I’m in the middle of the Superior National Forest, at night, in January. I have no compass, map, phone, or food; can barely see 15 feet in front of me; and am trusting four dogs to get me back to civilization. What on Earth have you gotten yourself into? I ask myself, again. And, again, I have no good answer.
I’d spent the month leading up to my trip with White Wilderness Sled Dog Adventures excitedly promoting my adventure: two full days of sledding, sleeping in a yurt, and a night run with just the stars and moon lighting my path. The itinerary was a hybrid of the typical trips offered by the kennel, which is one of five in Ely, sled-dog capital of the world. The choices range from half-day excursions to five-day, 100-mile, winter-camping expeditions. I’d asked Peter McClelland, the kennel’s owner and co-founder of the Ely Area Mushing Association, to put together a trip that was a little bit of everything. And he certainly delivered.
With every sharp turn and steep downhill, I was both flattered and terrified by my guide’s confidence in my abilities. Theo, a dog-sledding pro with 11 years’ experience, had given me a quick rundown of instructions before we left the yard: “haw” to turn left, “gee” to turn right, “whoa” to stop, “alright” to go. And then, just like that, we were off, and I was left to learn by doing.
I was third in our four-sled party: Theo led the way, followed by Shelley, an avid outdoorswoman and experienced musher; myself; and Sully, a full-time staffer at Voyageur Outward Bound and honorary member of the White Wilderness team—“I know enough to be dangerous,” she told me. I know so little it’s dangerous, I thought.
There’s a certain romanticism attached to dogsledding. We imagine fluffy blue-eyed dogs, endless expanses of untouched wilderness, and ourselves, standing relaxed on the back of the sled, taking it all in. We don’t think about how you can’t stop every time a dog has to go to the bathroom, so the stench of fresh poop overwhelms the crisp scent of the North Woods. Or how the sled is heavy, and you need to help push it up steep inclines then immediately hop back on and throw yourself atop the brake before the dogs ditch you in their mad downhill sprint.
In good conditions—ample snow, blue skies, mild temperatures—those challenges would likely take a backseat to the thrill of driving a sled for the first time. Unfortunately, this particular January weekend had decided to throw a weather temper tantrum: it rained all day Friday, and then froze overnight, resulting in a crunchy, slushy mess. Theo ranked it in the top-five worst conditions she’d seen in her 10 years of leading trips with White Wilderness. While I appreciated this information, it did little to change the fact that by lunchtime Friday all three pairs of my mittens were thoroughly soaked, or that the paths we’d planned to take Saturday were impassible, forcing us onto portage trails full of wayward branches that slapped me in the face. Every hairpin turn reminded me of just how much I’d underestimated the athleticism and skill it takes to steer a team of overeager, hyperactive dogs.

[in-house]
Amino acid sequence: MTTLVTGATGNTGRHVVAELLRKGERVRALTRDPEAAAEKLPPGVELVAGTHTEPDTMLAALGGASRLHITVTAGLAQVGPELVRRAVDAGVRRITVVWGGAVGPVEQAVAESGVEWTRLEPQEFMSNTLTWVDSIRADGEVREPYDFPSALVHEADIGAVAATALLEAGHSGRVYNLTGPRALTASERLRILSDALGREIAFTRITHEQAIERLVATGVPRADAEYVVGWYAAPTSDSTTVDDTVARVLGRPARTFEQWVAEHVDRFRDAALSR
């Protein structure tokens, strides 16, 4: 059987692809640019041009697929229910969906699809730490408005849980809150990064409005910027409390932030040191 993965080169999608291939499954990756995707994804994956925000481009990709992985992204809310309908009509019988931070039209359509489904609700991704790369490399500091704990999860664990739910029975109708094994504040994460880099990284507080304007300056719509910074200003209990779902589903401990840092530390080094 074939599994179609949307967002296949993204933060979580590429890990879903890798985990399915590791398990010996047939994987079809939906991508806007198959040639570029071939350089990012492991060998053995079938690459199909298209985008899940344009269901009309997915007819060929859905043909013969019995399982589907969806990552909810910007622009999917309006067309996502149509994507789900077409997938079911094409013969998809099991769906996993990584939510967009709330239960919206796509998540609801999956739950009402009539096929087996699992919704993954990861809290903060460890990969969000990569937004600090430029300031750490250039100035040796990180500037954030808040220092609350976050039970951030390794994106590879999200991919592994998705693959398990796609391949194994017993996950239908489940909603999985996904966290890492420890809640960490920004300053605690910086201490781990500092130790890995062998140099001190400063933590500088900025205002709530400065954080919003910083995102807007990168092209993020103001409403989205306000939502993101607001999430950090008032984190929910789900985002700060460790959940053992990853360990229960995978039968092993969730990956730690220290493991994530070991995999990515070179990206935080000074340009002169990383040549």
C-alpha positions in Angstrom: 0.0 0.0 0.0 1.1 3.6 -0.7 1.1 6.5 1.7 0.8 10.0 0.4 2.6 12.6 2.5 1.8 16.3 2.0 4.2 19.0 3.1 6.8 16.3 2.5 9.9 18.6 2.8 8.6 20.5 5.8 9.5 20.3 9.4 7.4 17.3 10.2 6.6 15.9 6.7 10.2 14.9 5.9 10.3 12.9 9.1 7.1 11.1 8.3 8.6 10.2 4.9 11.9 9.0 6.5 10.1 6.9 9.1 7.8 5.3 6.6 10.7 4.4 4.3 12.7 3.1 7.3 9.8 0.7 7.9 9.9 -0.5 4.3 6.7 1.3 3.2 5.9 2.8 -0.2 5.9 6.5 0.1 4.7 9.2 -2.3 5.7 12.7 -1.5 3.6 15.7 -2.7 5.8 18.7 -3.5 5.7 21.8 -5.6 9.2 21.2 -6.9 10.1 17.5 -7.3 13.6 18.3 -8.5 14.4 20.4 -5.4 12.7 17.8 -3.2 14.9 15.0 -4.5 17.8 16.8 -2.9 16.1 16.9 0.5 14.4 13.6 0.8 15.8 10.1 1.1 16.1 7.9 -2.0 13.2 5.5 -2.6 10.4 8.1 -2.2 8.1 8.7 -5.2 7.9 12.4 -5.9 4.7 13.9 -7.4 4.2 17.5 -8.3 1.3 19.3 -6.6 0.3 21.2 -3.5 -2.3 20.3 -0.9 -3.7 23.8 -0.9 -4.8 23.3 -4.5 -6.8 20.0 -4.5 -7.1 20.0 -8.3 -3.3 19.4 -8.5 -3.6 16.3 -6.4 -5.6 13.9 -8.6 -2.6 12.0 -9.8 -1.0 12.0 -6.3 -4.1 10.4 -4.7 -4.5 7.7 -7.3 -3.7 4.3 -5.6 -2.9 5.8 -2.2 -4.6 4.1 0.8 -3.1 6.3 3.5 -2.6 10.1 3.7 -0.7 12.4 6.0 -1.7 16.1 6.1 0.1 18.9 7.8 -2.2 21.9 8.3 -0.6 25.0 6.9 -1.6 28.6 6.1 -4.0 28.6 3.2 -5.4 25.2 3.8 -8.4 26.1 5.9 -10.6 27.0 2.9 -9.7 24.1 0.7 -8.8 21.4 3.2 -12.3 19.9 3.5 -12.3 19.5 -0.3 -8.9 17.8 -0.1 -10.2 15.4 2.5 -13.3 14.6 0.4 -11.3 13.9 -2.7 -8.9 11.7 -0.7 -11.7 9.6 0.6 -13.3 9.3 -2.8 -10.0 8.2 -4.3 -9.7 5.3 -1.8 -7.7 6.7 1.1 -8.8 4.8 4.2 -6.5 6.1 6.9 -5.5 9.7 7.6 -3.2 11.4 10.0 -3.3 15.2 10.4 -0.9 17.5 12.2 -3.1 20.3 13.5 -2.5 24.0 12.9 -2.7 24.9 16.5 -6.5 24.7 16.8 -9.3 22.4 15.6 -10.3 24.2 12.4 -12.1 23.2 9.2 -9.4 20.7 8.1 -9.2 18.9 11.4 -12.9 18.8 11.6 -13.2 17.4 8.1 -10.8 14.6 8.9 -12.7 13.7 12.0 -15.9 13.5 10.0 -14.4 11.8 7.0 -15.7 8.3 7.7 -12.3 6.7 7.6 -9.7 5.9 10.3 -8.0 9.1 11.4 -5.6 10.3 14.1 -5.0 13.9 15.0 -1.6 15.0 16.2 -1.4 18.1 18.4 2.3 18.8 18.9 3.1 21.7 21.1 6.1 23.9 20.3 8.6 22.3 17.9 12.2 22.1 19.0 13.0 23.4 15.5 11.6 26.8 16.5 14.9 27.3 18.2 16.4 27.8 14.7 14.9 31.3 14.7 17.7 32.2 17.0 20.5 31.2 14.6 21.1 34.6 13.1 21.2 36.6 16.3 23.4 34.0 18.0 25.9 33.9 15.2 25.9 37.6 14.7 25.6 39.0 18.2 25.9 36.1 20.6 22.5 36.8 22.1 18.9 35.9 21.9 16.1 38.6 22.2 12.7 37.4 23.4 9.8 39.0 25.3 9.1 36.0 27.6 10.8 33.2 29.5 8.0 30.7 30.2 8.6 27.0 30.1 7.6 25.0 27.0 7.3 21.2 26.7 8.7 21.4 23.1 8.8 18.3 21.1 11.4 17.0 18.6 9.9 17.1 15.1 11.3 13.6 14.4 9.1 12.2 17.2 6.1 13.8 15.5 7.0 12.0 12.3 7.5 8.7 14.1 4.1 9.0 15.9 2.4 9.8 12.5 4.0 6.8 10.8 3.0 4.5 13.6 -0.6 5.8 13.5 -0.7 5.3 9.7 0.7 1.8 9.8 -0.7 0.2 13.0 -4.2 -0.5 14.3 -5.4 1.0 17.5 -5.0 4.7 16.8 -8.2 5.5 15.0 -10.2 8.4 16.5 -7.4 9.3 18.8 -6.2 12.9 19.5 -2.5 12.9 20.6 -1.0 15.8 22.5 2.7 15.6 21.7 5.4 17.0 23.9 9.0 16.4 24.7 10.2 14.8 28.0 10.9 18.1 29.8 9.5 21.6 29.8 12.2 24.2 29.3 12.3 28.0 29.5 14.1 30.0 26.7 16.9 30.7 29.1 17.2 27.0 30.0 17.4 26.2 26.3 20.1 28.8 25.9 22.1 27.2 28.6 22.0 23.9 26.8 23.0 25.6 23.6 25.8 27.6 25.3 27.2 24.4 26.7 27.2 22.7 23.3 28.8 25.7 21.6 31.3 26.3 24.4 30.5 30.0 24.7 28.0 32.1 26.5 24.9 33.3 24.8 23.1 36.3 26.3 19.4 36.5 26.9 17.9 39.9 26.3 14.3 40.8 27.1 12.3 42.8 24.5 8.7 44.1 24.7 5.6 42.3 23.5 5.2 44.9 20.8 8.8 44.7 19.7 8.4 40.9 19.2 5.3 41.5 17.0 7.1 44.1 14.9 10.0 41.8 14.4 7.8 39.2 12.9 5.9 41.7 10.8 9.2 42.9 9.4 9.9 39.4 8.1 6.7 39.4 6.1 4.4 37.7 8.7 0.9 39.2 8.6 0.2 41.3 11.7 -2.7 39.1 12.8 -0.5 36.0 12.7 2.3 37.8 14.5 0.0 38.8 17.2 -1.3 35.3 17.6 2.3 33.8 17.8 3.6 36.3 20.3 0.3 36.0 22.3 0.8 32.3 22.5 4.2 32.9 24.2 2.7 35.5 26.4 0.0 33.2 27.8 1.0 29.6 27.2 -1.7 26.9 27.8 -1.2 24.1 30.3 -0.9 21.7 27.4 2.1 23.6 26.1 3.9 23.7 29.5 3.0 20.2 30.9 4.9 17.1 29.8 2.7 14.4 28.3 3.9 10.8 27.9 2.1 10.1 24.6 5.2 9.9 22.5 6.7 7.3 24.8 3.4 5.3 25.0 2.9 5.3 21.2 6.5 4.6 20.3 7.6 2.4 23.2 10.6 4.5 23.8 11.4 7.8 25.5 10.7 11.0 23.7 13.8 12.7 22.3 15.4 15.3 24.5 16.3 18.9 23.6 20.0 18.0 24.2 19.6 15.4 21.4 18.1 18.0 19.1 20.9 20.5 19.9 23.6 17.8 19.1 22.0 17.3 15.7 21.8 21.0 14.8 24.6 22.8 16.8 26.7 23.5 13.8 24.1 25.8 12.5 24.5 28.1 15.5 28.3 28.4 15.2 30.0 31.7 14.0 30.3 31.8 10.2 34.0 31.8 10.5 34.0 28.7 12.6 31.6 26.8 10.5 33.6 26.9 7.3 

That isn’t to say there weren’t incredible moments during my 60-mile journey. Nothing rivals navigating trails that weave through towering pines and snow-topped birch trees. And allowing the dogs to run at full speed across a frozen lake feels exhilarating.
Right now is not such a moment, however. I know we’re near the end of our trip, but I’m unsure how near. Without a moon, it’s uncomfortably dark out, and I can’t see Shelley. I also can’t see upcoming turns or hills, and a shock of adrenaline shoots through me every time we encounter one, my team seemingly eager to shake that extra weight (me) off the sled. Common sense tells me Theo wouldn’t want her journalist guest to get stranded in the woods for the wolves to eat. But when you’re cold, tired, and disoriented, anxiety trumps rationality.
So I do the only thing I can do: hang on. As the lights lining the kennel’s driveway finally come into view, a wave of relief and pride fills me: relief at the nearness of a hot shower, and pride that I made it through the whole trip without crying. “You survived!” exclaims McClelland as he greets me at the house. I smile. I survived.
MNMO’S GUIDE TO ELY
If dogsledding isn’t your thing, there are still plenty of reasons to head up to Ely in winter.
WHERE TO STAY
At eco-friendly Adventure Inn, rooms range from single queens to two-bedroom kitchen suites. Morning tea, pastries, and locally roasted coffee is complimentary. (From $60, adventureinn-ely.com)
WHAT TO EAT
Start the day at Front Porch Coffee & Tea (elysfrontporch.com). A hand-carved turkey sandwich and homemade soup makes a great lunch at A Taste of Ely (117 Central Ave. N., 218-365-6095). Do like the locals and grab a booth at The Chocolate Moose (101 Central Ave. N., 218-365-6343). Then head to Boathouse Brewpub for a pint of Stout at the Devil or Entry Point Golden Ale (boathousebrewpub.com).
WHAT TO DO
Hit up Ely’s many cross-country ski trails (multiple places to rent, see ely.org). Browse the Steger Mukluks Store, just blocks from where the boots are made by hand (mukluks.com). See wolves up close at the International Wolf Center (wolf.org).